THE PA­PER CA­PER

Inside Franchise Business - - Contents - JENNY NEED­HAM Se­nior as­so­ciate, Piper Al­der­man MICHAEL BACINA Part­ner, Piper Al­der­man

Sign your way through the es­sen­tial pa­per­work.

Thanks to tech­nol­ogy, you can now set up companies as well as ap­ply for ABNs, busi­ness names, loans, in­sur­ances and li­cences on­line. Yet many as­pects of set­ting up a busi­ness still re­quire you to deal with vol­umes of pa­per­work.

As you set up in busi­ness as a first-time fran­chisee, you will be con­fronted with a pile of doc­u­ments and

reg­is­tra­tions you need to process.

There are four main cir­cum­stances in­volv­ing pa­per­work you may face if you are buy­ing into a fran­chise:

• You ap­ply for a busi­ness loan

• You ap­ply for cer­ti­fi­ca­tion and/or a li­cence nec­es­sary for your new busi­ness

• You ap­ply to en­ter into a lease for your premises

• You re­ceive the doc­u­ments re­lat­ing to the fran­chise, such as the fran­chise agree­ment and the dis­clo­sure doc­u­ment.

Most new fran­chisees will prob­a­bly need a loan to fund ei­ther set­ting up the busi­ness or buy­ing out an ex­ist­ing fran­chisee. Whichever the case, you need to en­sure your pa­per­work is in or­der if you are to be suc­cess­ful with your loan ap­pli­ca­tion.

While many fi­nan­cial in­sti­tu­tions let you to start your loan ap­pli­ca­tion on­line, com­plet­ing the pro­ce­dure usu­ally re­quires you to:

• Re­view the loan agree­ment in pa­per form

• Re­view any guar­an­tees at­tached to the loan agree­ment

• Sub­mit per­sonal fi­nan­cial doc­u­ments in sup­port of the loan agree­ment. To carry on a busi­ness in cer­tain in­dus­tries, even as a fran­chisee, you may need a li­cence. For ex­am­ple, if you will be serv­ing al­co­hol on your premises, you will need to ob­tain a liquor li­cence.

In New South Wales, cer­tain types of liquor li­cences (such as those for ho­tels and bars) re­quire you to con­sult with the com­mu­nity and pre­pare a com­mu­nity im­pact state­ment.

Sim­i­larly to li­cens­ing, you may need cer­ti­fi­ca­tion to run your busi­ness. For ex­am­ple, in New South Wales cer­tain food busi­nesses must hold Food Au­thor­ity cer­ti­fi­ca­tion, such as an FSS (Food Safety Su­per­vi­sor) cer­tifi­cate, de­pend­ing on the type of food be­ing served to cus­tomers.

When it comes to your busi­ness premises, if your fran­chisor does not hold the lease or ne­go­ti­ate one on your be­half with the lessor, you will need to do this your­self. It is bet­ter to en­gage an agent or so­lic­i­tor for this.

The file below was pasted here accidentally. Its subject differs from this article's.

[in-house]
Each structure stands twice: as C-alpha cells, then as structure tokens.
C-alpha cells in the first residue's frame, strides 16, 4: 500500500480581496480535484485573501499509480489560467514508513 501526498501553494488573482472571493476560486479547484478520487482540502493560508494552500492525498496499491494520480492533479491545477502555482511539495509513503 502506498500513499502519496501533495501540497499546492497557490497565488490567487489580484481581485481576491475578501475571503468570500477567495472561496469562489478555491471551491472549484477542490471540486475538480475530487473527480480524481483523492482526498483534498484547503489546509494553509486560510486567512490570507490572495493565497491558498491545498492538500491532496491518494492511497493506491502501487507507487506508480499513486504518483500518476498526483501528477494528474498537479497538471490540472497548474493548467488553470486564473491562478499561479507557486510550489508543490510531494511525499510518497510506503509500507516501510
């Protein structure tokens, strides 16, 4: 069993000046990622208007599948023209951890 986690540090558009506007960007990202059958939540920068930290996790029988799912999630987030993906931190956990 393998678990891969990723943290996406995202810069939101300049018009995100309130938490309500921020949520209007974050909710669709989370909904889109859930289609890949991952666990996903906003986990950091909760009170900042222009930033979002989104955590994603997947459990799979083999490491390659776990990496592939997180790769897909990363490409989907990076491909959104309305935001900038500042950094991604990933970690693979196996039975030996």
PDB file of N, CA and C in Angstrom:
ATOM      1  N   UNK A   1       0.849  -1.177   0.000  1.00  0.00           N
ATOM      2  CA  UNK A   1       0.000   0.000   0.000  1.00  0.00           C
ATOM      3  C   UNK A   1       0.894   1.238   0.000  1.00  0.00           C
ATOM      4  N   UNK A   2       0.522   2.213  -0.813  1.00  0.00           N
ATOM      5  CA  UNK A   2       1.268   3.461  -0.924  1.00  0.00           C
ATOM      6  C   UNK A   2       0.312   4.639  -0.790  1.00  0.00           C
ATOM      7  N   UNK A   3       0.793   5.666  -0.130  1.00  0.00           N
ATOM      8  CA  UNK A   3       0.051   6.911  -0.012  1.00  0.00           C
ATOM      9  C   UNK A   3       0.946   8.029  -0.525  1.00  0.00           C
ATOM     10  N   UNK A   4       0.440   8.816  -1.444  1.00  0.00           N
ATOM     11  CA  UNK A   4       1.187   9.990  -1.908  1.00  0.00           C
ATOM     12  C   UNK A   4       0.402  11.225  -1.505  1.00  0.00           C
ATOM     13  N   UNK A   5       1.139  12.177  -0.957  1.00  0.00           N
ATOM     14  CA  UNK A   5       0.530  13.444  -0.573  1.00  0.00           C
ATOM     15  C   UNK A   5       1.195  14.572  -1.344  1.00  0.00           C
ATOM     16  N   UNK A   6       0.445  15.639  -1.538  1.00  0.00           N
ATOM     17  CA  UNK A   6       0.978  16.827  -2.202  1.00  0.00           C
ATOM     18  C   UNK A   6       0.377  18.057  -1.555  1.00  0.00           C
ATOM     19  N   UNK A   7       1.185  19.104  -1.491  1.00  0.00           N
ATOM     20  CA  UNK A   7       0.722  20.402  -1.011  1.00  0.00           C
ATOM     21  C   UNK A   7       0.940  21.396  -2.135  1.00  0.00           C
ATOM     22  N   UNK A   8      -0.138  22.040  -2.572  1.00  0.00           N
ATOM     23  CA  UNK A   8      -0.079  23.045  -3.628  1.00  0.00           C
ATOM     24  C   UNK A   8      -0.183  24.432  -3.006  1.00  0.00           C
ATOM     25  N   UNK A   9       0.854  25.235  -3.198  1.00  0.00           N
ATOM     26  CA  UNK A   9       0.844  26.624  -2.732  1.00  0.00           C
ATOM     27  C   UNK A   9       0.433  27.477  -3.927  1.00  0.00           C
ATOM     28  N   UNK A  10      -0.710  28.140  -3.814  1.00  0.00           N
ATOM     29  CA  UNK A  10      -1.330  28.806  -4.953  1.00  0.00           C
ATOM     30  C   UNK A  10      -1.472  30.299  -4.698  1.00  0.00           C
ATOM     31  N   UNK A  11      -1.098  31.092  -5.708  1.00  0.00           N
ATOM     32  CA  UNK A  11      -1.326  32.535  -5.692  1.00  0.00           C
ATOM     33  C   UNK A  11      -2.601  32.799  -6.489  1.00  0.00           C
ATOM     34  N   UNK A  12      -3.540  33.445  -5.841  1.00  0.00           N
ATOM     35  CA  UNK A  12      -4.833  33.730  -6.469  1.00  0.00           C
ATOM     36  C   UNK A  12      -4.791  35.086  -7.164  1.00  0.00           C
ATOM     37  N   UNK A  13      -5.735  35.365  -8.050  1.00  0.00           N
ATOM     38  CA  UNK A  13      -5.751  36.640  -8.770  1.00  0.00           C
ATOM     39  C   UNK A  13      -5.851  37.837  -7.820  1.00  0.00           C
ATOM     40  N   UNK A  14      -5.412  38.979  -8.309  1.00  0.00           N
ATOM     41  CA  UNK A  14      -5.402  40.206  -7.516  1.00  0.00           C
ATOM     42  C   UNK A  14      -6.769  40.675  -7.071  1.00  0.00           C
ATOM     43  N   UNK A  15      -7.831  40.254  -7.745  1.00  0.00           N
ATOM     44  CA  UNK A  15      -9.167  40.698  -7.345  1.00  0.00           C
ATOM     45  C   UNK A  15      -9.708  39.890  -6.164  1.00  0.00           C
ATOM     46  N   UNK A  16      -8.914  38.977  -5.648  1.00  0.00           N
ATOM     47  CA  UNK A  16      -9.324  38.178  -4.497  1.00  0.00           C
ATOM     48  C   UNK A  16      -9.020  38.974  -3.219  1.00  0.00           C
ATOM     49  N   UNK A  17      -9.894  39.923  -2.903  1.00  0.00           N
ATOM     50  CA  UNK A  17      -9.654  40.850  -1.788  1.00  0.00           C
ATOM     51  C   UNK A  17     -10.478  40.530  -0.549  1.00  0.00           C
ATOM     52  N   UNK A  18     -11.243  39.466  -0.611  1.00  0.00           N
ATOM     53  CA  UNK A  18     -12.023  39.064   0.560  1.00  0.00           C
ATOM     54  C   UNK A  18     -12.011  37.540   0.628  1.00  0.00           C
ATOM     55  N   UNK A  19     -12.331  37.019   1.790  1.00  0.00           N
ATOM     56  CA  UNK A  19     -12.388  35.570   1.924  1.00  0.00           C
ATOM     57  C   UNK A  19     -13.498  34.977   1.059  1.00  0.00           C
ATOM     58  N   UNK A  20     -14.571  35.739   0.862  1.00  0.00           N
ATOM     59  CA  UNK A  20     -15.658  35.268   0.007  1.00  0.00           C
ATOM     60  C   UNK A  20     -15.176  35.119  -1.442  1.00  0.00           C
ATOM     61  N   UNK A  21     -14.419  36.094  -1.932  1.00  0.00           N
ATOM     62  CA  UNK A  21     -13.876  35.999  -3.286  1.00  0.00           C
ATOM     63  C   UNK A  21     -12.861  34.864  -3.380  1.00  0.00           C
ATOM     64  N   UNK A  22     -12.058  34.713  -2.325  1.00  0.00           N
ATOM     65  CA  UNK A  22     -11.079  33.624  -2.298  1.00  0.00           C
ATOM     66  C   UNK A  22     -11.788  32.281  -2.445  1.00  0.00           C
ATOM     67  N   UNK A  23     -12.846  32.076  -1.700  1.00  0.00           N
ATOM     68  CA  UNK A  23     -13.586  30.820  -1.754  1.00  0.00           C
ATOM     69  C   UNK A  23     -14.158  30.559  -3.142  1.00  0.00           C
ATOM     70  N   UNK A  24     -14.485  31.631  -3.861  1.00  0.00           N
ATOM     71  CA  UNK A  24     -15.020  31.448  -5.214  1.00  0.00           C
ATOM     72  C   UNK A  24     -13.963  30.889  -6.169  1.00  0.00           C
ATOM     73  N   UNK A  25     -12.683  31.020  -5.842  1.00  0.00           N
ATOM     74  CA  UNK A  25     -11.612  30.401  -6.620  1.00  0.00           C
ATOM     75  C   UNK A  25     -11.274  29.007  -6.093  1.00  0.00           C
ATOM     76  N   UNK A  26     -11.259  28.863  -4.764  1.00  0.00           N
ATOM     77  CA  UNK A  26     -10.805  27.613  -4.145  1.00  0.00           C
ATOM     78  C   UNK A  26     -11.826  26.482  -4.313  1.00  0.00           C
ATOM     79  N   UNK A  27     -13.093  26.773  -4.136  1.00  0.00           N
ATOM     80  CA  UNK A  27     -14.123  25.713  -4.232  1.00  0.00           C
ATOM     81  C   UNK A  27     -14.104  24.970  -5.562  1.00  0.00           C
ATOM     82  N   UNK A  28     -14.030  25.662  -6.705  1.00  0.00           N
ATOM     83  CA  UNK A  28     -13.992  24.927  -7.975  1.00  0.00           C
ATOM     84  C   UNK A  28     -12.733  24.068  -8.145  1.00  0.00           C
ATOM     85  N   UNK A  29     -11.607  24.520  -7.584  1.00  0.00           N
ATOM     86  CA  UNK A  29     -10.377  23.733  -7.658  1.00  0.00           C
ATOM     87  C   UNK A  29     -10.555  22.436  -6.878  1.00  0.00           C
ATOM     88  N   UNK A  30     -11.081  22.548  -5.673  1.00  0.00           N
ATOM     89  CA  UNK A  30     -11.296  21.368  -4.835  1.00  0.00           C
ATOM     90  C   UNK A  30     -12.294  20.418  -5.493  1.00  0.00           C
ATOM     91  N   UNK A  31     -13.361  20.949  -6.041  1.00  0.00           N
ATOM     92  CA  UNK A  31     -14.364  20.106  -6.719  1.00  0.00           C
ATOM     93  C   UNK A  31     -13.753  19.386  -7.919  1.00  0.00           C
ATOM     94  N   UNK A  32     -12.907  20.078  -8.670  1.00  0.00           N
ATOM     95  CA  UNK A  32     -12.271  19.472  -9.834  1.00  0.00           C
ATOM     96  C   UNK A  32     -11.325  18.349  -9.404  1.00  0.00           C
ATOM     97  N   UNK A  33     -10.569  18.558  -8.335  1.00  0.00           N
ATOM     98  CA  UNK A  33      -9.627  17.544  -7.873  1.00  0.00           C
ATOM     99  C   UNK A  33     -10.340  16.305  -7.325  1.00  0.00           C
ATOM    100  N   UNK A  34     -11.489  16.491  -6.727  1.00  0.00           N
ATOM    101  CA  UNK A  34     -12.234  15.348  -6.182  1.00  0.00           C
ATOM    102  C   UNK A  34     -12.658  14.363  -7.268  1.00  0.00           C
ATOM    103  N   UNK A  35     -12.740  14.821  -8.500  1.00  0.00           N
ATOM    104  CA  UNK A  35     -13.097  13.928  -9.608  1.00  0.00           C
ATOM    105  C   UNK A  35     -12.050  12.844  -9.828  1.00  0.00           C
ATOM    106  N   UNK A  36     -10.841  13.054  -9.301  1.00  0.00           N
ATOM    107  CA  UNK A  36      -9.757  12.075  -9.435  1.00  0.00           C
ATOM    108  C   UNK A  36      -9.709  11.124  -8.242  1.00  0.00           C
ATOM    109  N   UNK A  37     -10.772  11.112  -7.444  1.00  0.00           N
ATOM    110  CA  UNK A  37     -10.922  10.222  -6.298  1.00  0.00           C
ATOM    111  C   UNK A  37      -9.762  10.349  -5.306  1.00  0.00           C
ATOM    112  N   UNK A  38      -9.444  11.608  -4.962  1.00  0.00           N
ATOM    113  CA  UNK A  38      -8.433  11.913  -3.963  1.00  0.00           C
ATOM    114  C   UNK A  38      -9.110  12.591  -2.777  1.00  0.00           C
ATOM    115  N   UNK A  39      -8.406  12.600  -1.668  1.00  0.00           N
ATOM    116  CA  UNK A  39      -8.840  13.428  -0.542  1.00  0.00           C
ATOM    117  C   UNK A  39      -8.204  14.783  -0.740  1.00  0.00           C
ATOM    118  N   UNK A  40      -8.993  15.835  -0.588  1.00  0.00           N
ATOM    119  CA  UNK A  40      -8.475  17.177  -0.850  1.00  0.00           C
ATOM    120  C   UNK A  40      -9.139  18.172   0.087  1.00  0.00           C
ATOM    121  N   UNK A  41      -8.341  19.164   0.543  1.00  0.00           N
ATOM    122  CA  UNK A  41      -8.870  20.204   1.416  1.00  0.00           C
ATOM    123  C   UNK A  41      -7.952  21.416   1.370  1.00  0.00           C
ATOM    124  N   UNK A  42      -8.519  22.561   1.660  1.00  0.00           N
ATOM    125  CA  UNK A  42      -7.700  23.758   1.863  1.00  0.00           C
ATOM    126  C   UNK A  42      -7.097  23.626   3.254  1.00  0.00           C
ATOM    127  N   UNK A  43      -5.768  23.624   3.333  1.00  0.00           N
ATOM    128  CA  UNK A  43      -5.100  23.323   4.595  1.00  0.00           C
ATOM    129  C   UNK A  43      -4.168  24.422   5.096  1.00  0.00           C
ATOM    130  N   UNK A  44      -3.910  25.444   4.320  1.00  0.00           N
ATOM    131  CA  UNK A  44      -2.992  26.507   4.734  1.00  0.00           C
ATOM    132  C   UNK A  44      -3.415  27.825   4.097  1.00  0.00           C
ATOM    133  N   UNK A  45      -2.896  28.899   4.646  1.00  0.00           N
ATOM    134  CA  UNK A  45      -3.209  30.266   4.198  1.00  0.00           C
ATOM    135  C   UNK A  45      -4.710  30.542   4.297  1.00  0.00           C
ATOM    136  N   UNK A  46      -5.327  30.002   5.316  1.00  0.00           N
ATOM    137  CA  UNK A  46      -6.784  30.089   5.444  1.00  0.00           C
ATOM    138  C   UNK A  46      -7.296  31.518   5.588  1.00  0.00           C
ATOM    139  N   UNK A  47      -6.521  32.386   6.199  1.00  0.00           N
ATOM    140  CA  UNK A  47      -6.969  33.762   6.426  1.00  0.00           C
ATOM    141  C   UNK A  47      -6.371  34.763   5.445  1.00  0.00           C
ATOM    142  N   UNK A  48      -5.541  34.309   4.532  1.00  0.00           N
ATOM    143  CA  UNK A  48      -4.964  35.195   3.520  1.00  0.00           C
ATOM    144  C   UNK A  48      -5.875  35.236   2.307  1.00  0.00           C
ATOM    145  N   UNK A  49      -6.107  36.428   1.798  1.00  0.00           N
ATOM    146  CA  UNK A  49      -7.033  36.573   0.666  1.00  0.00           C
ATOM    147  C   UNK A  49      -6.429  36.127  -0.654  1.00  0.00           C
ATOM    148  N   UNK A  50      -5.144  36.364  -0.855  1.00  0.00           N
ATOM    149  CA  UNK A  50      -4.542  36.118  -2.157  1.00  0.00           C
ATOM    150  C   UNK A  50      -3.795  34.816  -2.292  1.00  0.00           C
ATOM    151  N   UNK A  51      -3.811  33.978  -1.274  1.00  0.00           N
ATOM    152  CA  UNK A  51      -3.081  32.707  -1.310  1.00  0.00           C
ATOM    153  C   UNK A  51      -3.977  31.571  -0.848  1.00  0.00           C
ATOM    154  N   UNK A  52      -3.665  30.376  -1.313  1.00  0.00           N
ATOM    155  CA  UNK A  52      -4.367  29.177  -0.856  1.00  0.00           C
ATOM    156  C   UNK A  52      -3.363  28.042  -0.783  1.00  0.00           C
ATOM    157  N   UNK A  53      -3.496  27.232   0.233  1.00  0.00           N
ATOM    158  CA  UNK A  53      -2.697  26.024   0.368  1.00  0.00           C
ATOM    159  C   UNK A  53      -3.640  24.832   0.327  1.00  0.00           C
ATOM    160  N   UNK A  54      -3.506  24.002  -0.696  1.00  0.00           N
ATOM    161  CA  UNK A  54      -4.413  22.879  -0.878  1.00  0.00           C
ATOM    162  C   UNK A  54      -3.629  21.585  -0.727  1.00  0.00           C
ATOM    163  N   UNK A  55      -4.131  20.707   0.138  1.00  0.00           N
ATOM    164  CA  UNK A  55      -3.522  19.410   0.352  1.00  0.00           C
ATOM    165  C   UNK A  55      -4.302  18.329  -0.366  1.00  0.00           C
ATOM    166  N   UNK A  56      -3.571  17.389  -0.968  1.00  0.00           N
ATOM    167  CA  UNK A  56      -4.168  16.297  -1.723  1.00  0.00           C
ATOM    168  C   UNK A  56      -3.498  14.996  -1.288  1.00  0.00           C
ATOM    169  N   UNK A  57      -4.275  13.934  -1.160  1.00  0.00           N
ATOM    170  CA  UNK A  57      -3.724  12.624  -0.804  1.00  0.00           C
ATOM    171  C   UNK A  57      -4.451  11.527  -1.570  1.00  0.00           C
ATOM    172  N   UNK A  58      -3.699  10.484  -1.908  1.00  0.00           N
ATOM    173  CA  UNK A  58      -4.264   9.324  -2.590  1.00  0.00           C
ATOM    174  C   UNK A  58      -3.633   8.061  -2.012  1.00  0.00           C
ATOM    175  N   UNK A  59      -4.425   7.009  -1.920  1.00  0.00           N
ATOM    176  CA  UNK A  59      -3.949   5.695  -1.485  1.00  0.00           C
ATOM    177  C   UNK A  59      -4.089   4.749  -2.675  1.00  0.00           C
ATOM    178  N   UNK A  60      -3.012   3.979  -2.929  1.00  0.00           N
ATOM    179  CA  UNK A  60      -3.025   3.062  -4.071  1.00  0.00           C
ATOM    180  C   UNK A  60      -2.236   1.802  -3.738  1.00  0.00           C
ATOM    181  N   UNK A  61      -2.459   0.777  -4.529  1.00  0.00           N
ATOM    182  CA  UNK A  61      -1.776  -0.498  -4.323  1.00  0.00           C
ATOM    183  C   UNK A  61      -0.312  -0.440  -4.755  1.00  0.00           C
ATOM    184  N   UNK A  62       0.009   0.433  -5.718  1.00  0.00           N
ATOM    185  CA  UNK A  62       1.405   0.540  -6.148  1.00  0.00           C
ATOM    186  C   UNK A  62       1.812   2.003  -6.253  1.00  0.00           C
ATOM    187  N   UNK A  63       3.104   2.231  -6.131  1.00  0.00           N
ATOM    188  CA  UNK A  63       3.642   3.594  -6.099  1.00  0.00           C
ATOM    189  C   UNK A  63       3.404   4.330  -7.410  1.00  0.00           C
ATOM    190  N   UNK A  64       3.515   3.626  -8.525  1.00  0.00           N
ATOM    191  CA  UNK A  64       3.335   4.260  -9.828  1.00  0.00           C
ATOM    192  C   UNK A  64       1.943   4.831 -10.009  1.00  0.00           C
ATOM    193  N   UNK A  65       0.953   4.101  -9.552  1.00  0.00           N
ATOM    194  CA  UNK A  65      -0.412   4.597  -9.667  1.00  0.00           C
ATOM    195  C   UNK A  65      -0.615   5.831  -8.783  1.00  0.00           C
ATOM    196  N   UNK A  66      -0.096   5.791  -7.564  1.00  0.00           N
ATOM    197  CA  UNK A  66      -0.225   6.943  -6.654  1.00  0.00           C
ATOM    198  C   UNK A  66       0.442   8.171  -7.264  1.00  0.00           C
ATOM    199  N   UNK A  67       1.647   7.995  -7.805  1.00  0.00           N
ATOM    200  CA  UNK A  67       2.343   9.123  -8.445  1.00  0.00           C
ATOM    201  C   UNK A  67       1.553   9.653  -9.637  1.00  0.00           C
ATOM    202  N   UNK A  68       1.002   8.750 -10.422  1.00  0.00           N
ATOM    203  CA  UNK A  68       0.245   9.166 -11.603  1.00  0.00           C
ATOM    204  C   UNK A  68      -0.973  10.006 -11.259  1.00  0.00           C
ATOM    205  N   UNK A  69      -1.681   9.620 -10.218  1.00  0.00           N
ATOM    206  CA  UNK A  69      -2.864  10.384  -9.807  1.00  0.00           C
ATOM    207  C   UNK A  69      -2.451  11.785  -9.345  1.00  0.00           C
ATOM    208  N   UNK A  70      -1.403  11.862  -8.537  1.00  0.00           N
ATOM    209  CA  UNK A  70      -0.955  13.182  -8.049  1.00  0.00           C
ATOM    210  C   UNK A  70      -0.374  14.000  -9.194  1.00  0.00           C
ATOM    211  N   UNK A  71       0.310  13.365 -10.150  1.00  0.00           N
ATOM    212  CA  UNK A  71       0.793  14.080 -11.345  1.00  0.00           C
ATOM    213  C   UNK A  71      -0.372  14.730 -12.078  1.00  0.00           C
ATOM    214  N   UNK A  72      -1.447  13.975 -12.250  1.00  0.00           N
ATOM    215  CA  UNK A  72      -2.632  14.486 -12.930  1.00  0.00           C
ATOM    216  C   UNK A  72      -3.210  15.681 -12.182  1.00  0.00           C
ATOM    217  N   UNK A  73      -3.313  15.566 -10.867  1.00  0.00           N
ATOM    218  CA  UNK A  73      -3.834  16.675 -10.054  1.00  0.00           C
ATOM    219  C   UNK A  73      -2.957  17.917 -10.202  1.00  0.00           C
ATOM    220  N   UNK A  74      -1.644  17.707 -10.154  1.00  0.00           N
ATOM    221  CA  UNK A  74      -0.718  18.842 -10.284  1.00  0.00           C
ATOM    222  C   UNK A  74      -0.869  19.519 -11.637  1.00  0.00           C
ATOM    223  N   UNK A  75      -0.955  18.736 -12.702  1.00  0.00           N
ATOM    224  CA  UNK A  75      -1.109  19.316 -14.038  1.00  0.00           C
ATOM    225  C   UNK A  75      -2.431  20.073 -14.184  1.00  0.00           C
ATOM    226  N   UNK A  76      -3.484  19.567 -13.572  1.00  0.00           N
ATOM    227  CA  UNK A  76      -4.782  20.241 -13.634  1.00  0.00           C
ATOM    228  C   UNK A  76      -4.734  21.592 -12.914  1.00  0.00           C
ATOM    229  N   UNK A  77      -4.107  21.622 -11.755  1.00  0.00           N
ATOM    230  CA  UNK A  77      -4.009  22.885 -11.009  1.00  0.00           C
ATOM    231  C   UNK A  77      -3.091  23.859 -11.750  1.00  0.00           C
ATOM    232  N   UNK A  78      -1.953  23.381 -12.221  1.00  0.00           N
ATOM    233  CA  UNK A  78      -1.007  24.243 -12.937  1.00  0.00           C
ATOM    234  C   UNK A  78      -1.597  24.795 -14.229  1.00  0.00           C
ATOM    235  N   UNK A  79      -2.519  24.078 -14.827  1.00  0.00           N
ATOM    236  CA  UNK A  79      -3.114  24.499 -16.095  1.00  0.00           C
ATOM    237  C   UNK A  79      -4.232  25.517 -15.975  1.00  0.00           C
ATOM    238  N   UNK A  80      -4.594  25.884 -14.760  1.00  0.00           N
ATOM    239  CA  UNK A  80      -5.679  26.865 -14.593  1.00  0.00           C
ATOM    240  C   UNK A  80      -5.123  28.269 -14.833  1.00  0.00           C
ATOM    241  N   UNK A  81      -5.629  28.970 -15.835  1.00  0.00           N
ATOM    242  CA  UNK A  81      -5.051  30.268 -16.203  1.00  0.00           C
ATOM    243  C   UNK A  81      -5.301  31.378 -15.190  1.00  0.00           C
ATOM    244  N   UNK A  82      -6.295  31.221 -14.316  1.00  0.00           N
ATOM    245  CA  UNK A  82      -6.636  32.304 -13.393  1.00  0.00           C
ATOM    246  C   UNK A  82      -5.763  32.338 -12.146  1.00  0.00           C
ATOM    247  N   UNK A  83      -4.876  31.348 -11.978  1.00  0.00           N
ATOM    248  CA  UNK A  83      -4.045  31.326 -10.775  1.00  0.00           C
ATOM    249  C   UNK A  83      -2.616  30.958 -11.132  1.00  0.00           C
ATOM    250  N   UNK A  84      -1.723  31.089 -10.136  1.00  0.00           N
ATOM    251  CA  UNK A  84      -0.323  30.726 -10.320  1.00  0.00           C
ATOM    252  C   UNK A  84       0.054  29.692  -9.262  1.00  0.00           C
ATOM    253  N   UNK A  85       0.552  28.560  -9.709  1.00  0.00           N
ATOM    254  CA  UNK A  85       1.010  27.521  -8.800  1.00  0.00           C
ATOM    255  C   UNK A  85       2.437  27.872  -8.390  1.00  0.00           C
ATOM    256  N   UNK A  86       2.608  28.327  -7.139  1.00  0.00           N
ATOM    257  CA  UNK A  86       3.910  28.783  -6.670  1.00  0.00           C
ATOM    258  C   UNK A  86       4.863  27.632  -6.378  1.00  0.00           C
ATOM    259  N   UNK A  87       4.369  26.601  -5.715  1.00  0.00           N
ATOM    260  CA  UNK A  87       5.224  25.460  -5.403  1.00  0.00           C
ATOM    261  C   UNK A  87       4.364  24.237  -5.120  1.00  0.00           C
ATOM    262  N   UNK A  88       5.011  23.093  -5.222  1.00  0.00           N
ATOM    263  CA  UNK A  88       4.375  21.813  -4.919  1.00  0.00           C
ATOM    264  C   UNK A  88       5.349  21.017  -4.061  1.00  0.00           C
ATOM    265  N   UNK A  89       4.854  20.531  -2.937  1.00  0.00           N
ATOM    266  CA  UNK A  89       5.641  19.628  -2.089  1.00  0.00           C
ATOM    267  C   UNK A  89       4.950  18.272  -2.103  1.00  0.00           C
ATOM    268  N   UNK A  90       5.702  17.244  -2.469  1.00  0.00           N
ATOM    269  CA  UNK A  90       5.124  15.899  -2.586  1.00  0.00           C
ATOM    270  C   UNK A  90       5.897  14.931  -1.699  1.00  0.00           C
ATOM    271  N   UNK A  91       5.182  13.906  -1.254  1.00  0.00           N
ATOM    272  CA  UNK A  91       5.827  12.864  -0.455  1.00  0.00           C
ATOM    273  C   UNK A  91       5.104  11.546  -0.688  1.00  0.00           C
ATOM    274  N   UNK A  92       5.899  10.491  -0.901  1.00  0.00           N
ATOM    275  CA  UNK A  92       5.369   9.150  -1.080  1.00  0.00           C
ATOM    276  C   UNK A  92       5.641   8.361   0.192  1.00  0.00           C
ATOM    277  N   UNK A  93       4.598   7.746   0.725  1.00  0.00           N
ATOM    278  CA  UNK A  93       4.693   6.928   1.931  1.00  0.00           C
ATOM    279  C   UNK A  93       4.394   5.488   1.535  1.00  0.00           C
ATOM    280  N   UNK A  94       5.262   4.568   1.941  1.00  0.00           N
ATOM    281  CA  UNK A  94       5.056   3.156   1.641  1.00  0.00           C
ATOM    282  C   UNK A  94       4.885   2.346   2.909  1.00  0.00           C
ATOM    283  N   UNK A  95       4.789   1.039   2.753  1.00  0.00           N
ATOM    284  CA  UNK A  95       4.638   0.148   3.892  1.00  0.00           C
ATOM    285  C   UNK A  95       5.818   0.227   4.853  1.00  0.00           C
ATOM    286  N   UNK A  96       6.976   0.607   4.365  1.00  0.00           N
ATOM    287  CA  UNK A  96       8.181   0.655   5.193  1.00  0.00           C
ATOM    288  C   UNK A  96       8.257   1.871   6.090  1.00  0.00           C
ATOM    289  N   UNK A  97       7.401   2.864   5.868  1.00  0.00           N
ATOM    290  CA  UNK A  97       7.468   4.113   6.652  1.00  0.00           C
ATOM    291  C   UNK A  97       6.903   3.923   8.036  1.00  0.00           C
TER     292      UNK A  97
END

All lessors work dif­fer­ently, but most will need pa­per­work from you to sup­port your lease ap­pli­ca­tion. This gen­er­ally in­volves fi­nan­cial doc­u­ments re­lat­ing to you or any busi­ness part­ner, your com­pany or pro­posed trad­ing en­tity, and any other pro­posed lessee.

Once your lease ap­pli­ca­tion is ac­cepted, you will need to read all the

All lessors work dif­fer­ently, but most will need pa­per­work from you to sup­port your lease ap­pli­ca­tion.

terms of the lease agree­ment pro­vided to you. This is a good time to seek le­gal ad­vice.

In gen­eral, lease doc­u­ments are vo­lu­mi­nous, of­ten ex­ceed­ing 50 pages.

But wait, there are more doc­u­ments yet...

Un­der the Fran­chis­ing Code of Con­duct, the fran­chisor must pro­vide you with cer­tain doc­u­ments:

• The in­for­ma­tion state­ment

• The pro­posed fran­chise agree­ment

• The dis­clo­sure doc­u­ment

• A copy of the Fran­chis­ing Code of Con­duct (com­monly re­ferred to as “the Code”).

The in­for­ma­tion state­ment is a stan­dard doc­u­ment high­light­ing some of the risks and re­wards of fran­chis­ing, and must be pro­vided to all new prospec­tive fran­chisees.

The fran­chise agree­ment is the con­tract be­tween you and your prospec­tive fran­chisor. It sets out the rights and obli­ga­tions of the fran­chisor as well as your rights and obli­ga­tions as fran­chisee.

Find in the dis­clo­sure doc­u­ment in­for­ma­tion im­por­tant for run­ning the fran­chise busi­ness. It should in­clude back­ground de­tails of the fran­chisor and an in­sight into the cor­po­rate struc­ture of the fran­chise net­work. This will en­able you to make an in­formed de­ci­sion as to whether you ac­cept and sign the fran­chise agree­ment.

As well as the doc­u­ments re­quired by the Code, and de­pend­ing on the fran­chisor, you will of­ten also re­ceive the fol­low­ing doc­u­ments:

• A cer­tifi­cate un­der sec­tion 10 (1) of the Code

• A cer­tifi­cate un­der sec­tion 11 of the Elec­tronic Trans­ac­tions Act 1999

• A li­cence to oc­cupy the premises (if the fran­chisor holds the lease)

• A sup­ply agree­ment ( or more than one) for the sup­ply of the goods to the busi­ness

• A fitout agree­ment ( to pre­pare the premises for your busi­ness)

• A gen­eral se­cu­rity deed

• Var­i­ous au­thor­i­ties, such as a trust ac­count au­thor­ity al­low­ing the fran­chisor’s so­lic­i­tors to re­lease any monies to the fran­chisor they hold on your be­half in their trust ac­count. Join­ing a fran­chise busi­ness can be ex­cit­ing and re­ward­ing.

Just en­sure you are aware of the de­tails in all the pa­per­work, as this will help po­si­tion you to suc­ceed.

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